Similar to the AKP, I gave credit to the Gülen movement, particularly to its contributions to education and inter-cultural dialogue in many countries. Yet the movement intellectually and politically disappointed myself and many other observers.
Intellectually, the movement failed to produce a consistent set of ideas about how to live as Muslims in modern contexts. Practically, the movement has been a strong supporter of intercultural dialogue, Muslims’ better relations with Western countries, and opening schools with secular curricula. It has also strongly criticized Islamist terrorist groups. These have been among its practical achievements. Yet, theoretically, the movement has remained to be too traditionalist on such issues as gender-relations, the meaning of religious authority, the tension between critical thinking and religious dogmatism, Sunni-Shia division, the illiberal aspects of Islamic law, and Islam-state relations.
Politically, the movement made major mistakes by first allying the AKP and then engaging in a zero-sum struggle against it. More specifically, the movement’s obscure relations with the military/police officers and judicial bureaucrats became a major liability for its civilian followers, particularly when these civil servants engaged in a power struggle against certain nationalists and Kemalists (who were broadly defined by the umbrella term “Ergenekon”) in 2007-2013 and then against Erdoğan in 2012-2016. At least unintentionally, these actions contributed to the breakdown of Turkish democracy.
As already explained by numbers, the Gülen movement affiliates are victims of an ongoing witch-hunt. Paradoxically, however, they have not received the sympathy they have expected from the rest of Turkish society. This puzzling phenomenon is two-sided. On the one hand, various segments of Turkish society are too fragmented and polarized to show sympathy to each other. That may partially explain, but does not justify at all, the fact that most people in Turkey do not care about the ongoing persecution of thousands of innocent individuals—particularly those who are affiliated with the Gülen movement and the Kurds.
On the other hand, the Gülen movement made mistakes that led to its current alienation. I want to mention three major of them. The first one is the movement’s above-mentioned relations with politics and bureaucracy. Even the critics of Erdoğan do not generally see the movement positively, because they blame it for cooperating with Erdoğan during the Ergenekon operations and for subsequently having a counterproductive fight against him.
Second, the movement has long viewed itself as superior to all other groups in Turkey. Thus, it did not abide by the principles of meritocracy while favoring its followers in hiring to and promoting in various public institutions. Moreover, the movement did not accept the necessity to differentiate various spheres of life, such as religion, politics, bureaucracy, science, media, banking, and charity. Instead, it attempted to not only function in, but also dominate, almost all of these spheres. Given its lack of meritocratic principles and ambition to be influential everywhere, the movement gained enemies from almost all other religious, political, and interest groups in Turkey.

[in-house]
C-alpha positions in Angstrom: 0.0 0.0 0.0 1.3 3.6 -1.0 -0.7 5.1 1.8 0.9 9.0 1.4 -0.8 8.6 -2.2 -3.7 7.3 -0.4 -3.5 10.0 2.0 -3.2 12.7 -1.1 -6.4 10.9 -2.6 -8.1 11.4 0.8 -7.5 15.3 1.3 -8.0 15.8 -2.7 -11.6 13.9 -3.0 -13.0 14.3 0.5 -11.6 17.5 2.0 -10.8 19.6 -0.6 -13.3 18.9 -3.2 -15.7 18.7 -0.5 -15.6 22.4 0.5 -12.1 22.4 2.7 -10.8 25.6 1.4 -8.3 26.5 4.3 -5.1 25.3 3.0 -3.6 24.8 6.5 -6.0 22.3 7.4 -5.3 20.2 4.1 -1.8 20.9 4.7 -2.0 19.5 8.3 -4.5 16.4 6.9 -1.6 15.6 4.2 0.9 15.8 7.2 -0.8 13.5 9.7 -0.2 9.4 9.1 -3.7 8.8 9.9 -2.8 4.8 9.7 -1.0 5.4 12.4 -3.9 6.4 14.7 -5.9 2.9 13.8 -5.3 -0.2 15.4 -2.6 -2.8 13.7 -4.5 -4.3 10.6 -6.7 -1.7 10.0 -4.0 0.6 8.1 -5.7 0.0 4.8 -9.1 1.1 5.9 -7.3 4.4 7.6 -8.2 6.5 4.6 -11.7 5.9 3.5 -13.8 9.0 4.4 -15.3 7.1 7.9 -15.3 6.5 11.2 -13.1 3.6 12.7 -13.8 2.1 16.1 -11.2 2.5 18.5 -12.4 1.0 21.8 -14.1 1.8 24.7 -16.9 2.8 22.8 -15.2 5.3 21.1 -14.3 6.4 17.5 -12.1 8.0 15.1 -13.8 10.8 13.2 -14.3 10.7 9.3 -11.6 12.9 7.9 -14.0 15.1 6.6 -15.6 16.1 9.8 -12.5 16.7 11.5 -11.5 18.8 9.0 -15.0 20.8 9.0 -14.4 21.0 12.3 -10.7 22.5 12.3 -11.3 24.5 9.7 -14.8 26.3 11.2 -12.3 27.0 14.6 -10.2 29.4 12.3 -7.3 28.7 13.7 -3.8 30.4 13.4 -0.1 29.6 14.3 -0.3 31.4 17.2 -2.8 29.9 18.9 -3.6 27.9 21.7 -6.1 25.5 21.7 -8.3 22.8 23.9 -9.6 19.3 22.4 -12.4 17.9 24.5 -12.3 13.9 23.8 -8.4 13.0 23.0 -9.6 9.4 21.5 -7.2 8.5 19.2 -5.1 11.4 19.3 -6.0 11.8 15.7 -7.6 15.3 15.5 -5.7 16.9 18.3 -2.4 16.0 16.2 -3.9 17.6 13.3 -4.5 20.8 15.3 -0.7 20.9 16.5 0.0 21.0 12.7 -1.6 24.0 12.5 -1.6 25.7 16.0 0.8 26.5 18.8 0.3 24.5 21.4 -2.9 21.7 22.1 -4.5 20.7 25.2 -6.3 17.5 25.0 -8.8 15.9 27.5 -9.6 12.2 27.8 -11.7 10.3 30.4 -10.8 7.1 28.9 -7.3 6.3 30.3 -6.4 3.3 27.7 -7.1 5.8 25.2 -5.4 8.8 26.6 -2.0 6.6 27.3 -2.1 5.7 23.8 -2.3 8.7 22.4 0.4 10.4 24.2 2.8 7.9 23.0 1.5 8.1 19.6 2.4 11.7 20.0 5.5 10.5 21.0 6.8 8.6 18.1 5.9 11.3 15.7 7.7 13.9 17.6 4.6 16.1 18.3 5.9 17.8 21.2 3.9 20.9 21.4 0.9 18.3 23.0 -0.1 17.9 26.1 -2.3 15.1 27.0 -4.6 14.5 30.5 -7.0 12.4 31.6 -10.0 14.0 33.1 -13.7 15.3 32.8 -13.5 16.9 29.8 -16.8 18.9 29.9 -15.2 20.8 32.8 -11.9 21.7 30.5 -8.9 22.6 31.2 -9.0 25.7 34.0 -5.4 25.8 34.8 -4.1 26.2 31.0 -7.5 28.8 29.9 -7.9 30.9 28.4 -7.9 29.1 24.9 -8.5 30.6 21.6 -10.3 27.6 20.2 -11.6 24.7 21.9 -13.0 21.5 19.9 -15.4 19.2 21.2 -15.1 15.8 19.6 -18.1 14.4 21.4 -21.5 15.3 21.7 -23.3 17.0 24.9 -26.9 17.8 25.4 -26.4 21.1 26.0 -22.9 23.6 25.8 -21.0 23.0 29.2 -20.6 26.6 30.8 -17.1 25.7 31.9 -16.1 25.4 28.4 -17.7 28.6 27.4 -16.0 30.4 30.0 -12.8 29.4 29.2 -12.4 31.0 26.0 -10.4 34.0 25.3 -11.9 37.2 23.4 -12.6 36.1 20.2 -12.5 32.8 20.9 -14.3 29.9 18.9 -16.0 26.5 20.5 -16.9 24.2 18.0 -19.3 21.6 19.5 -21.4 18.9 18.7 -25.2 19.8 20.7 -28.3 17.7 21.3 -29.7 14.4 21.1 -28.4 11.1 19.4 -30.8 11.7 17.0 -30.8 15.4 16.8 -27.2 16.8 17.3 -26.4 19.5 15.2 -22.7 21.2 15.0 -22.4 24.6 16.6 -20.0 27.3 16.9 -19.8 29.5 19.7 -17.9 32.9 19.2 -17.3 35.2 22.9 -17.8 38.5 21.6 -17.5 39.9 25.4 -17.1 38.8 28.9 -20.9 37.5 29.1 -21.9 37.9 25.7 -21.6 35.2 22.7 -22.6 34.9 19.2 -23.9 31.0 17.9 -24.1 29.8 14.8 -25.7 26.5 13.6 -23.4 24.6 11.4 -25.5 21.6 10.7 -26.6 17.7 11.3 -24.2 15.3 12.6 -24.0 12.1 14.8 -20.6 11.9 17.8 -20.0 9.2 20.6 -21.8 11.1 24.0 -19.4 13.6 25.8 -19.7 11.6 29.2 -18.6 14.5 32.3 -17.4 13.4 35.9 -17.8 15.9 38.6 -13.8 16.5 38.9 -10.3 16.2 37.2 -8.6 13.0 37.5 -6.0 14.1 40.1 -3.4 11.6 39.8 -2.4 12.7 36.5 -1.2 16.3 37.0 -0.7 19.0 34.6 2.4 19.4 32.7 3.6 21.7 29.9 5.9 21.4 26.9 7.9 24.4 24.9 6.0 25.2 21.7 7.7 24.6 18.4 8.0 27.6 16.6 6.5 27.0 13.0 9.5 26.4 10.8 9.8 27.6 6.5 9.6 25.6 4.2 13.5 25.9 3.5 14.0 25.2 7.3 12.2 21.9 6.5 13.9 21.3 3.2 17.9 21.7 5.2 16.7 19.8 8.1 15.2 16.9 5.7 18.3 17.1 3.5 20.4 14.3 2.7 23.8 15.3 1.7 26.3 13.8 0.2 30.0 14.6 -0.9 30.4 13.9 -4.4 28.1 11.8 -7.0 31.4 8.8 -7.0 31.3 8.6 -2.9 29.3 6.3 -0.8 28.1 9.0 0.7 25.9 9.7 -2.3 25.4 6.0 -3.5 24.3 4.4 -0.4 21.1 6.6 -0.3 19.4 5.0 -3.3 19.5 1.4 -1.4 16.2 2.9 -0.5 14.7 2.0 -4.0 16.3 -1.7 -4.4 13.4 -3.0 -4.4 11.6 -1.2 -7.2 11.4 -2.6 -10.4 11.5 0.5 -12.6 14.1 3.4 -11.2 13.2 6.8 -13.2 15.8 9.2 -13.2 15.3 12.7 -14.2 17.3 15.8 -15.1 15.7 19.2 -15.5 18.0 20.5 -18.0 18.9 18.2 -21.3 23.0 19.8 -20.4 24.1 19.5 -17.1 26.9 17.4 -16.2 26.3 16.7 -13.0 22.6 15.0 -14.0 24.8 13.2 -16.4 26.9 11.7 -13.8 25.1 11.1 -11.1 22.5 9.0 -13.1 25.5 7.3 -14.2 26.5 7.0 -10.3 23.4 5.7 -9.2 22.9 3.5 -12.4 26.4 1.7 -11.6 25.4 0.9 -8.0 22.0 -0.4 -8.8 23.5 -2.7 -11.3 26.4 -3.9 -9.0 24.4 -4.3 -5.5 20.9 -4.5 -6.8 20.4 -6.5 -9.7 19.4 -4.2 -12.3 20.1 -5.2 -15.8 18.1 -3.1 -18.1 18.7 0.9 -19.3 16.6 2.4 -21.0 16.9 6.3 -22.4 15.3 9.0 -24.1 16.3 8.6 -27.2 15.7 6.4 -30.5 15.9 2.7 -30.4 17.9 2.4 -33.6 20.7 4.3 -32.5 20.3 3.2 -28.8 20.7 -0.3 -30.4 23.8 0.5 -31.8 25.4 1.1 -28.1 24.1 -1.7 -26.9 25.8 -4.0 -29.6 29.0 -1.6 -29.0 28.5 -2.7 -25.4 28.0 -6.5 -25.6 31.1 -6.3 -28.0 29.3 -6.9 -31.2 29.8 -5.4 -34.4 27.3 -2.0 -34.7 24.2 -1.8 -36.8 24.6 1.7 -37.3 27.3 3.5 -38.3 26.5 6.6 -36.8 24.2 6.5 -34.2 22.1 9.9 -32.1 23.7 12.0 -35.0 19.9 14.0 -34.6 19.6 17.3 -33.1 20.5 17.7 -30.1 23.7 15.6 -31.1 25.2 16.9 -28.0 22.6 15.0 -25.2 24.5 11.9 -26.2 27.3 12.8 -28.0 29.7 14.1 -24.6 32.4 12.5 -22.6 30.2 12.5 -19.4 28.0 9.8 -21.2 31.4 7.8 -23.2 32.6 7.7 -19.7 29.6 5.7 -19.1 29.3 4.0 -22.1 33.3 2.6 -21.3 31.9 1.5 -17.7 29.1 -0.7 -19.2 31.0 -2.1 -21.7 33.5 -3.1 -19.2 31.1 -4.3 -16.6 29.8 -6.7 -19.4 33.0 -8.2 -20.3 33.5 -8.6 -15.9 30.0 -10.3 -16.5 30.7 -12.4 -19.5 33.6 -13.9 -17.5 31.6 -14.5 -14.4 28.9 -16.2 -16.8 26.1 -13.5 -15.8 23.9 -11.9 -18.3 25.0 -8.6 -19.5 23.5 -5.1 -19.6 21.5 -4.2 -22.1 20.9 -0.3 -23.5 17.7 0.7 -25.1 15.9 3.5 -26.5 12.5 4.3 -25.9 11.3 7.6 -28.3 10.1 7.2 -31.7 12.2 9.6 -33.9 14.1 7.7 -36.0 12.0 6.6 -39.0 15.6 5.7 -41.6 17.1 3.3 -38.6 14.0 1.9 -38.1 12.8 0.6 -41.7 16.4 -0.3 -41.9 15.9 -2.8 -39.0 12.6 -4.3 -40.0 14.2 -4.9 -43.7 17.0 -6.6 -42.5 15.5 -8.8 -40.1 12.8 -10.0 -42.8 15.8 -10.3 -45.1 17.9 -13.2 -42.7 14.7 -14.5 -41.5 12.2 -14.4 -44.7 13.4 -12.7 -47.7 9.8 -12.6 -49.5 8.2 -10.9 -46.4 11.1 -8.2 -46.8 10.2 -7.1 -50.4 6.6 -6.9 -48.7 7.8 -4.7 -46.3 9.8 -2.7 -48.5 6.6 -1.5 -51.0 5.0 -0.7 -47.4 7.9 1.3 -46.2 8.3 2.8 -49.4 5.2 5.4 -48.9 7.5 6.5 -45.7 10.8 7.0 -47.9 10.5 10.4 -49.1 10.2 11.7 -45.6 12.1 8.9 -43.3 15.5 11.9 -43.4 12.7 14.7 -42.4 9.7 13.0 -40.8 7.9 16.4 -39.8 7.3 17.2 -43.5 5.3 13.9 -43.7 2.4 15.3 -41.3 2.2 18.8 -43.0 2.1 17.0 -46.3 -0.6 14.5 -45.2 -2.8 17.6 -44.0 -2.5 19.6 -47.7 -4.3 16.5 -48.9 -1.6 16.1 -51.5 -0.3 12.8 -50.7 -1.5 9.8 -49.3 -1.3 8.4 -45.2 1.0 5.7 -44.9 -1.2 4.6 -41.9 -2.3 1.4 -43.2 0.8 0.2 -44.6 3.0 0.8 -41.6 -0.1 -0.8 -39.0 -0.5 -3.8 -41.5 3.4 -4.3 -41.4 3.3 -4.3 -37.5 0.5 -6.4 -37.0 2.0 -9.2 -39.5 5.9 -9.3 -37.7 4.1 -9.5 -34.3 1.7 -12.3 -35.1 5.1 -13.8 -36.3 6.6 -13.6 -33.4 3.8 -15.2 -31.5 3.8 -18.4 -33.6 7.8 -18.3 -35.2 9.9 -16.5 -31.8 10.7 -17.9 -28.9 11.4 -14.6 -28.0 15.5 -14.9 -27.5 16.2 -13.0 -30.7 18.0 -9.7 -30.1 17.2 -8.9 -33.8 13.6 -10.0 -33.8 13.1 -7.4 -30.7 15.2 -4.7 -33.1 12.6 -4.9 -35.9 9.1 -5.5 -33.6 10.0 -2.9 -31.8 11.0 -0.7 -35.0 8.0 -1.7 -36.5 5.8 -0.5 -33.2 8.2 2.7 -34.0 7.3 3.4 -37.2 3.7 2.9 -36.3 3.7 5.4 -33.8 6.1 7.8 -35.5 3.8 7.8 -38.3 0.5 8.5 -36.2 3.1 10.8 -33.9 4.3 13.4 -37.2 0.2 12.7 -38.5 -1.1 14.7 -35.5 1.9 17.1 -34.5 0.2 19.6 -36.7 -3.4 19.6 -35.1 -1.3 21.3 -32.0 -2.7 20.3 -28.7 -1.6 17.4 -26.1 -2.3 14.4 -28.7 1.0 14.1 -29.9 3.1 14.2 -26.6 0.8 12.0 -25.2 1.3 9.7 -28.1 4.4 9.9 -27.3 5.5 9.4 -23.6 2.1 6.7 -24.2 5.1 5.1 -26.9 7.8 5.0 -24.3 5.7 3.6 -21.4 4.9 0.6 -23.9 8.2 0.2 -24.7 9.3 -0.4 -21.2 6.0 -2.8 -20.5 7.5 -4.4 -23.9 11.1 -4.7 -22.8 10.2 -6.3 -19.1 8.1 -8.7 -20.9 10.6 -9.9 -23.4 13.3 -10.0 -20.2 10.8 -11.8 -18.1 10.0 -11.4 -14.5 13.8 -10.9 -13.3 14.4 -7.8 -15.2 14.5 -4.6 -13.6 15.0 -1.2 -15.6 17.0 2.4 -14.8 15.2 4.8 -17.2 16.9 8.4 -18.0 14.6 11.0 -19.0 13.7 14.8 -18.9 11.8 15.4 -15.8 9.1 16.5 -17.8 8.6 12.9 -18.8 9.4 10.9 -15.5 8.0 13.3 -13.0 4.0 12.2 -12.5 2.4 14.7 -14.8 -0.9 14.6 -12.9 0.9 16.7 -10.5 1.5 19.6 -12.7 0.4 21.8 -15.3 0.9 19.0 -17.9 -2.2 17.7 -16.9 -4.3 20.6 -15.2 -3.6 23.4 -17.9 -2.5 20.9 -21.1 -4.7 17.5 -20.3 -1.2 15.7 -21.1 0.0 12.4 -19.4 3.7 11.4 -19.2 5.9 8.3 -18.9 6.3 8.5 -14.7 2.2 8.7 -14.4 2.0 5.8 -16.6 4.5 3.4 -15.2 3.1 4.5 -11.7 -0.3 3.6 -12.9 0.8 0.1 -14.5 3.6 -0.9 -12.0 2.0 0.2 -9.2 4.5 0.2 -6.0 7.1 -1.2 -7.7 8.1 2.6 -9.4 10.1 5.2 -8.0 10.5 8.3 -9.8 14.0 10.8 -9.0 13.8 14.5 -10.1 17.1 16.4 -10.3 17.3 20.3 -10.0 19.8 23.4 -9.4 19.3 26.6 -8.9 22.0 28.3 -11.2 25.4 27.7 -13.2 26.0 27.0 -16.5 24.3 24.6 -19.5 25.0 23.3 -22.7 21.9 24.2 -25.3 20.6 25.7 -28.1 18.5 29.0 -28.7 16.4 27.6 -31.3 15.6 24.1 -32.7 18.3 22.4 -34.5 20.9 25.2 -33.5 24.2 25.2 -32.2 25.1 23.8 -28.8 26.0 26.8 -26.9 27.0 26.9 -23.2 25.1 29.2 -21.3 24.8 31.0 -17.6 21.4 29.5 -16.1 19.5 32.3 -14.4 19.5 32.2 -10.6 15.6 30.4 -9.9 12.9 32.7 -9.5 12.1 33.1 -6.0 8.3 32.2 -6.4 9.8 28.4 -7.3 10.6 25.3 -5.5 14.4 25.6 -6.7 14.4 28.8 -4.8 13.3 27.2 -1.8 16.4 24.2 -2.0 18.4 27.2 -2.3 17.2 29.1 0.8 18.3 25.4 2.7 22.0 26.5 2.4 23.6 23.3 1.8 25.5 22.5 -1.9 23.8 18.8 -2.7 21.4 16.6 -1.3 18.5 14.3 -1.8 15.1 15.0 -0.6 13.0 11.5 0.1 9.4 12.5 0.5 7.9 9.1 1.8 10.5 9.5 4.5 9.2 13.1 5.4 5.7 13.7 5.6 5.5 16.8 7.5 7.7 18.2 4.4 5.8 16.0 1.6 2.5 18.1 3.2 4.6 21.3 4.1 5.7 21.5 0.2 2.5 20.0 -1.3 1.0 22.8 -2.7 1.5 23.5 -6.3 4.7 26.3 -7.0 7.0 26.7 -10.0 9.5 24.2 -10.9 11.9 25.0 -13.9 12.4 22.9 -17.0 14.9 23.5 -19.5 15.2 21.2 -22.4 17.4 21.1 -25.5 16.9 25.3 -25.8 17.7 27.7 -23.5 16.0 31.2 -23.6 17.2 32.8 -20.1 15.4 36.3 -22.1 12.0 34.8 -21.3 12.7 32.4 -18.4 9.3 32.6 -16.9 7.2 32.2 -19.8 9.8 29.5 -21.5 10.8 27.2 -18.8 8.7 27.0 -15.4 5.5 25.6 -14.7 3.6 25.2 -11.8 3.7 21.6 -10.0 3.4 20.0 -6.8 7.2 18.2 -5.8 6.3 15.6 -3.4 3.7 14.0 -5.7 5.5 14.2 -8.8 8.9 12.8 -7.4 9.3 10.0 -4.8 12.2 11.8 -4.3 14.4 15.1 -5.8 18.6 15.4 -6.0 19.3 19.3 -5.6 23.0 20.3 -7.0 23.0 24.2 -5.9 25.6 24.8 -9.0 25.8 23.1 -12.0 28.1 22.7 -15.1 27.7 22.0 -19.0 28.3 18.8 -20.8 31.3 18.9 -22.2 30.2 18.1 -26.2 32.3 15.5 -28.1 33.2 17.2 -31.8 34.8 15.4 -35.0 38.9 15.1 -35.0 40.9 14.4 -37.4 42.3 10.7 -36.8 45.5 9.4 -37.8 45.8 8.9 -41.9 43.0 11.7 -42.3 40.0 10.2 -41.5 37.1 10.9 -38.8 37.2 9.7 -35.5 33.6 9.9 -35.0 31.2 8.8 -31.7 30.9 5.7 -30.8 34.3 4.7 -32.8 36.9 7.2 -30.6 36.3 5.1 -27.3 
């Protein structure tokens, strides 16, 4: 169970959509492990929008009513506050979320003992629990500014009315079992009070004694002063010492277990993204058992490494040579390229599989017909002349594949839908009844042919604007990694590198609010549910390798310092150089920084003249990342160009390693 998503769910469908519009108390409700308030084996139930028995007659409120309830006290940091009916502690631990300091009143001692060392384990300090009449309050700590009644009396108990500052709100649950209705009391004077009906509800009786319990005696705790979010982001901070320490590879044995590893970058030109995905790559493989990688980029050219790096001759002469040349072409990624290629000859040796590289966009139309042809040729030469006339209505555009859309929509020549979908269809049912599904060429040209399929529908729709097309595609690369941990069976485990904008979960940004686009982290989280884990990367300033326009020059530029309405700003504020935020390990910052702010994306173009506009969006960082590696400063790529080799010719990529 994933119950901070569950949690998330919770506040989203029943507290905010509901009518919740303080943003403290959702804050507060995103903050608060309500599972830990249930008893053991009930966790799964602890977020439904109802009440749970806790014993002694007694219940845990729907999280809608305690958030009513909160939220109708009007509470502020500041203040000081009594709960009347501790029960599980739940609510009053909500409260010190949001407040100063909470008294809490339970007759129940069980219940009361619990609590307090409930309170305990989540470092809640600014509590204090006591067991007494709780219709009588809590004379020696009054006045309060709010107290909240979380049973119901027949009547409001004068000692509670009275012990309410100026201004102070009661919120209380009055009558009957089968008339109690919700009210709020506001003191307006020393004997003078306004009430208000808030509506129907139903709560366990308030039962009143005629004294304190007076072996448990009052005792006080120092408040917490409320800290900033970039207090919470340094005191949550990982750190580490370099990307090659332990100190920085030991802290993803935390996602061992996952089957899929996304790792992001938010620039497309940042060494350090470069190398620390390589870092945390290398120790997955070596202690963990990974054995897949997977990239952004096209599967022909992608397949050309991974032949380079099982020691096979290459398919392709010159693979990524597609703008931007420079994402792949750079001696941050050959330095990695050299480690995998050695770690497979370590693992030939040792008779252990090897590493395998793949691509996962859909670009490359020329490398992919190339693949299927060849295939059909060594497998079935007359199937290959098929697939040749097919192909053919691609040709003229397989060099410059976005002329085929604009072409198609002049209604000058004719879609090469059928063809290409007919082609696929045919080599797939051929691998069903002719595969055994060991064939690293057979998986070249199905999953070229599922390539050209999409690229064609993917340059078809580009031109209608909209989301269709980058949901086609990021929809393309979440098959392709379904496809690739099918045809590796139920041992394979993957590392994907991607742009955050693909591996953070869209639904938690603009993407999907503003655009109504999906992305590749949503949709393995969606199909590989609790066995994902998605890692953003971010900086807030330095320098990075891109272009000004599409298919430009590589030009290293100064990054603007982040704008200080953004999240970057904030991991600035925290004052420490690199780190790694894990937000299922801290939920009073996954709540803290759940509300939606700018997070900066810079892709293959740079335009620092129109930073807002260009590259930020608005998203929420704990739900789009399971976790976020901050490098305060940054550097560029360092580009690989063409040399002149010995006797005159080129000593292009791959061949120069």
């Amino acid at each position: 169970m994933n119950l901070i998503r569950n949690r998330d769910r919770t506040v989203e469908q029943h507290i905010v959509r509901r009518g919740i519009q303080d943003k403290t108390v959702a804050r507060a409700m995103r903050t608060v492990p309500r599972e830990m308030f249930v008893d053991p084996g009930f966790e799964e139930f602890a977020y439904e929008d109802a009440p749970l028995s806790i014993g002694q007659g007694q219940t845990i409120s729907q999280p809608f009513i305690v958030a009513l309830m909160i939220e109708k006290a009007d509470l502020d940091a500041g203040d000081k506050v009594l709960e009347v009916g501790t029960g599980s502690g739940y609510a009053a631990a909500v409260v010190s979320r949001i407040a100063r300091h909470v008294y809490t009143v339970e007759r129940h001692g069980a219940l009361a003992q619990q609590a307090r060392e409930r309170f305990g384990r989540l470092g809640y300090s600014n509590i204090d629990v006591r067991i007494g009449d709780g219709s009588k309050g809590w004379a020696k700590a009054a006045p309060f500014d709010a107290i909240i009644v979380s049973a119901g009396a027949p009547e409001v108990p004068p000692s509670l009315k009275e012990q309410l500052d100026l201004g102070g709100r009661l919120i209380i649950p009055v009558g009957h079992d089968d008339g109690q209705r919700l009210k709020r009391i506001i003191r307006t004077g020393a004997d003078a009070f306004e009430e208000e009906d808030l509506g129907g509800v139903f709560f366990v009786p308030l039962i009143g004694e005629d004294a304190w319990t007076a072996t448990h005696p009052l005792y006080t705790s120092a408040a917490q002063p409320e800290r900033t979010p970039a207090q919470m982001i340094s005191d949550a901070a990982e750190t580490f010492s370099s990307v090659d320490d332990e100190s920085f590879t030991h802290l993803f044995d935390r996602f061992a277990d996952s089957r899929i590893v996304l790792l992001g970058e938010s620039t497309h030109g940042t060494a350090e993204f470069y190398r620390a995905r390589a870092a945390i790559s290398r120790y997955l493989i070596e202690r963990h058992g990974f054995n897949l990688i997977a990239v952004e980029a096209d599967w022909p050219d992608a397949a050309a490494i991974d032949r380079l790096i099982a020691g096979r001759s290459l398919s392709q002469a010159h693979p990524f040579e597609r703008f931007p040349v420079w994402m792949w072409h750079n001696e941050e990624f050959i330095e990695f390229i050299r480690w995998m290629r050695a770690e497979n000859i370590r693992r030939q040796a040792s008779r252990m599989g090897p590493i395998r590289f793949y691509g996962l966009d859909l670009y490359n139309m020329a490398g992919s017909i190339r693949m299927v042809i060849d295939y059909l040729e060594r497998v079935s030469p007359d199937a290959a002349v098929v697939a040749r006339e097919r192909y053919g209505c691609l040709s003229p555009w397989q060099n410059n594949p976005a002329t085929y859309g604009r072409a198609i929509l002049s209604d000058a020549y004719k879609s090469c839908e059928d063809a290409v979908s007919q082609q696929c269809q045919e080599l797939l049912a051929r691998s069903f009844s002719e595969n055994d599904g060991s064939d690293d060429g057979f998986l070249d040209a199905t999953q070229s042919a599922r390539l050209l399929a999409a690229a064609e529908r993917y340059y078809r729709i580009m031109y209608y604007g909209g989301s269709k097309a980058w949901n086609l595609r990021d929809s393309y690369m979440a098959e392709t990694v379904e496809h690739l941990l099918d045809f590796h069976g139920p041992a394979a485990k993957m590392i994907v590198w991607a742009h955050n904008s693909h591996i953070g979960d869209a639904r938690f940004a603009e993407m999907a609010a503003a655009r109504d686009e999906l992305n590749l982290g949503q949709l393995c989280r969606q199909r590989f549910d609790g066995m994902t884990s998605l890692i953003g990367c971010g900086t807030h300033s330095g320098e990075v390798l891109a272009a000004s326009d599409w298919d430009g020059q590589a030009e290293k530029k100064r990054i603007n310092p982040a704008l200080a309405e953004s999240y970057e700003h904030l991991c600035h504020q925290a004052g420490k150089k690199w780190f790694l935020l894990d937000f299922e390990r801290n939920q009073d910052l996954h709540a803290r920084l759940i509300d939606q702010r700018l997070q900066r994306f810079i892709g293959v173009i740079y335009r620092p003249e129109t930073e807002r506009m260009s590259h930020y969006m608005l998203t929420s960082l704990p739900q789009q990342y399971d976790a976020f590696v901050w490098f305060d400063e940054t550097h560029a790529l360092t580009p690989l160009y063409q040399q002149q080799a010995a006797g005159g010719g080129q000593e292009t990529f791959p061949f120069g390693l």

Third and finally, the movement has been plagued by a major incongruence between its size and its management structure. Although it has functioned over a hundred countries in various issues, the movement has preserved an opaque, hierarchical, and mystical decision-making structure. This has led many in Turkey and beyond to hold suspicion about the true nature and goals of the movement, despite its strong public relations efforts. To resolve this problem, the movement has employed an ambiguous language as a communication strategy. Unsurprisingly, this strategy has backfired and deepened the trust problem between the movement and its interlocutors.
If the Gülen movement’s followers self-critically reflect on these mistakes, they can make some positive contributions to Turkey or other countries they function as civil society actors in the future. Nevertheless, instead of critical thinking, Gülen has recently promoted fatalism in his speeches. Such a discourse may indeed help his followers avoid radicalism, hopelessness, and depression, but it also prevents them from learning lessons from recent tragic experiences.
The criticisms I offered to the Gülen movement are reflections of general problems that apply to all groups in Turkish sociopolitical fabric. You can find individuals defending meritocratic principles in Turkey, but it is almost impossible to see a major group truly practicing meritocracy. Rejecting to differentiate spheres of life, leader-centrism, and ideational inconsistencies are also widespread problems in almost all segments of Turkish society.
The great expectation about Turkey becoming a model “Muslim democracy” has entirely failed. All major Turkish groups, the AKP, the Gülen movement, and the Kemalists have shared responsibility in this failure. In the near future, the populist Islamist regime of Erdoğan may create a reaction in the form of a strong secularist backlash. This may remind the rise of Young Turks in reaction to Sultan Abdülhamid II. A more optimistic future scenario is also possible if various groups regard each other as parts of the same nation, rather than enemies to be destroyed. In such a scenario, Turkey may become an electoral democracy again. The recent tragic process may turn into a learning opportunity if all groups try to draw lessons.